When you make an early withdrawal from a 401(k) account, you’ll have to pay the normal taxes on that income. If you are working, that additional taxable income can put you in a higher tax bracket than you would have been if you had withdrawn the funds after retirement, which would have defeated much of the advantage of using the 401(k) in the first place.
When Can I Withdraw Funds From My 401(k) without penalty
Your ability to withdraw funds without penalty will be based on your age, and you’ll fit into one of four age groups that will determine the penalties and requirements for 401(k) withdrawals.
Participants under 55
If you’re under 55 years of age, then you will incur penalties for an early 401(k) withdrawal unless you qualify for one of the few exemptions. One exception is that you only have to 50 to withdraw without penalty if you are a public safety worker such as a firefighter, air traffic controller or police officer. Another way to withdraw your money before age 55 (or at any time) is to directly roll over your 401(k) plan into a qualifying new account. Other exceptions include total and permanent disability, medical expenses exceeding 7.5% of your adjusted gross income, withdrawals made because of an IRS levy plan, qualifying disaster distributions and your status as active duty military or a qualified reservist.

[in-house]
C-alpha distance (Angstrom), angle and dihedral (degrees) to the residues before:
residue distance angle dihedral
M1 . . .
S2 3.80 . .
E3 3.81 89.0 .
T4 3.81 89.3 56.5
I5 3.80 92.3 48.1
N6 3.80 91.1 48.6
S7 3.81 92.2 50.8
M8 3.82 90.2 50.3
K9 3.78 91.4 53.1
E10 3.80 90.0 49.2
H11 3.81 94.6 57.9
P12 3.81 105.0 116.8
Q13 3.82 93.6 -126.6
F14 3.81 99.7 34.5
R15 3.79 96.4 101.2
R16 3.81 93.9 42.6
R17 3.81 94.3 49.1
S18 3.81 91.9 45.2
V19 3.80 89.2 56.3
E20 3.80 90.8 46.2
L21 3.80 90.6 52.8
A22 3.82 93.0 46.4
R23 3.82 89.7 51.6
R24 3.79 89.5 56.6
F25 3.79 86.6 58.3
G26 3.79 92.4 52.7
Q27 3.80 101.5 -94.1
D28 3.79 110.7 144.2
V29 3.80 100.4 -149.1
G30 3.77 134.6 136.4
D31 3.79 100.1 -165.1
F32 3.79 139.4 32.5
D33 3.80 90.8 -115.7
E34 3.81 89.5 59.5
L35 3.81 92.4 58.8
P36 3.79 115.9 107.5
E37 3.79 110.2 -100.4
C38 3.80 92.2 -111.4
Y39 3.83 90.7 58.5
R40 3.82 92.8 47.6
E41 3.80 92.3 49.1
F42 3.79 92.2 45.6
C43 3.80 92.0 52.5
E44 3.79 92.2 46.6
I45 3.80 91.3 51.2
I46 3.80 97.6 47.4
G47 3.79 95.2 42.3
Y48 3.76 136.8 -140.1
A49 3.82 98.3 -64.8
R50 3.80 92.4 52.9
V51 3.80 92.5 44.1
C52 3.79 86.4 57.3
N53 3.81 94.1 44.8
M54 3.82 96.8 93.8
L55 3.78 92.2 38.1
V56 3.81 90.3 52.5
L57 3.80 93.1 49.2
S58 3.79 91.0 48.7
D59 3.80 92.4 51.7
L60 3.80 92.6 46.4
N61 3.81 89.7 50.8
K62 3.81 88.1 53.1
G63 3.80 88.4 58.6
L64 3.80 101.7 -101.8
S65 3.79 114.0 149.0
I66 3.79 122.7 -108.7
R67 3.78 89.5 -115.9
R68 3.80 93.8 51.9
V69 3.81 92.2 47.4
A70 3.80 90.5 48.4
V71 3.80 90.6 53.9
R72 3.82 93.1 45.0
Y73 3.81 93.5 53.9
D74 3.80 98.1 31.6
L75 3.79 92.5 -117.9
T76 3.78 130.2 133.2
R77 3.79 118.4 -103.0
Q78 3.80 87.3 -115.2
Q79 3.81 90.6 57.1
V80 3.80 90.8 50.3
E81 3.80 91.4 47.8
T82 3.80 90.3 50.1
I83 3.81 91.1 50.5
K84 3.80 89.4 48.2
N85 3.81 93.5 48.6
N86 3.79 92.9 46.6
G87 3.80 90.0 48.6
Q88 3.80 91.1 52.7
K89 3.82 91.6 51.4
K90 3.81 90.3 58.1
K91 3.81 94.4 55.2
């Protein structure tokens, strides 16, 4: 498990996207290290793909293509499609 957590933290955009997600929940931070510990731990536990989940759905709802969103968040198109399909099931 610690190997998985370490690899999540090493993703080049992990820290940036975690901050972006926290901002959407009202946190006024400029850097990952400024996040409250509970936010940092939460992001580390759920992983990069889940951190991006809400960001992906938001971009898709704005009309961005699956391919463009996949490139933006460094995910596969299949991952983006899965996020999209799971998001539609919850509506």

Participants under 55 to 59 and ½ years old
Once you reach the age of 55, you can make standard withdrawals without facing early withdrawal penalties. In fact, you don’t even have to wait until your 55th birthday, you can make a standard withdrawal any time in the calendar year that you turn 55 and leave your job. Additionally, your employer may permit you to withdraw money before you turn 59.5 if you are facing a hardship. However, you must have the approval of your company if you want to withdraw money at this age without incurring a penalty.
Participants 59.5 to 72 years old